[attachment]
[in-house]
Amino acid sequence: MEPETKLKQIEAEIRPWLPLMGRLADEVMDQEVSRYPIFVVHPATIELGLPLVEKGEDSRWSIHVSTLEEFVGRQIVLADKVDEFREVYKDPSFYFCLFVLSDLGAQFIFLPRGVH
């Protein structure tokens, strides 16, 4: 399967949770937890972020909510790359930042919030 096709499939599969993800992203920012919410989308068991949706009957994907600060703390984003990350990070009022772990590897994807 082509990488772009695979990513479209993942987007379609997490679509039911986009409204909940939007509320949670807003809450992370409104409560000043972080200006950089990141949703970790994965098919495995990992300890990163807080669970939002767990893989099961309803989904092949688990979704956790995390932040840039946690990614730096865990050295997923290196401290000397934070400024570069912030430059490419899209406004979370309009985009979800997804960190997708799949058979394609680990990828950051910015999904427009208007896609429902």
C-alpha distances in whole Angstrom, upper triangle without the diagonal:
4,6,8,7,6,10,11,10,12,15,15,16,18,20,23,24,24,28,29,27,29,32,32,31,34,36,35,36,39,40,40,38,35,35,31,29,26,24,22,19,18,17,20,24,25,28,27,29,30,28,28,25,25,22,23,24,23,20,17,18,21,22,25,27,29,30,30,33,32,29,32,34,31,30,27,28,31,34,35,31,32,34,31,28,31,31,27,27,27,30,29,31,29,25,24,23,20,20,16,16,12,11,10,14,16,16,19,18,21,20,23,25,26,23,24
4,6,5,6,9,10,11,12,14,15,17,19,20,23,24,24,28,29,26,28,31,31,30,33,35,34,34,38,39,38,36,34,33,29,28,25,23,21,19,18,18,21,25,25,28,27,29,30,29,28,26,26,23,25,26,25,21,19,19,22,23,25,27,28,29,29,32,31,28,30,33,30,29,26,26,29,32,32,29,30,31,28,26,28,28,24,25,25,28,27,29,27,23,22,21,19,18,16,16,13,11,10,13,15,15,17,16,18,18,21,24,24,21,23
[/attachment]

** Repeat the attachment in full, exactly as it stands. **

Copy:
[in-house]
Amino acid sequence: MEPETKLKQIEAEIRPWLPLMGRLADEVMDQEVSRYPIFVVHPATIELGLPLVEKGEDSRWSIHVSTLEEFVGRQIVLADKVDEFREVYKDPSFYFCLFVLSDLGAQFIFLPRGVH
């Protein structure tokens, strides 16, 4: 399967949770937890972020909510790359930042919030 096709499939599969993800992203920012919410989308068991949706009957994907600060703390984003990350990070009022772990590897994807 082509990488772009695979990513479209993942987007379609997490679509039911986009409204909940939007509320949670807003809450992370409104409560000043972080200006950089990141949703970790994965098919495995990992300890990163807080669970939002767990893989099961309803989904092949688990979704956790995390932040840039946690990614730096865990050295997923290196401290000397934070400024570069912030430059490419899209406004979370309009985009979800997804960190997708799949058979394609680990990828950051910015999904427009208007896609429902």
C-alpha distances in whole Angstrom, upper triangle without the diagonal:
4,6,8,7,6,10,11,10,12,15,15,16,18,20,23,24,24,28,29,27,29,32,32,31,34,36,35,36,39,40,40,38,35,35,31,29,26,24,22,19,18,17,20,24,25,28,27,29,30,28,28,25,25,22,23,24,23,20,17,18,21,22,25,27,29,30,30,33,32,29,32,34,31,30,27,28,31,34,35,31,32,34,31,28,31,31,27,27,27,30,29,31,29,25,24,23,20,20,16,16,12,11,10,14,16,16,19,18,21,20,23,25,26,23,24
4,6,5,6,9,10,11,12,14,15,17,19,20,23,24,24,28,29,26,28,31,31,30,33,35,34,34,38,39,38,36,34,33,29,28,25,23,21,19,18,18,21,25,25,28,27,29,30,29,28,26,26,23,25,26,25,21,19,19,22,23,25,27,28,29,29,32,31,28,30,33,30,29,26,26,29,32,32,29,30,31,28,26,28,28,24,25,25,28,27,29,27,23,22,21,19,18,16,16,13,11,10,13,15,15,17,16,18,18,21,24,24,21,23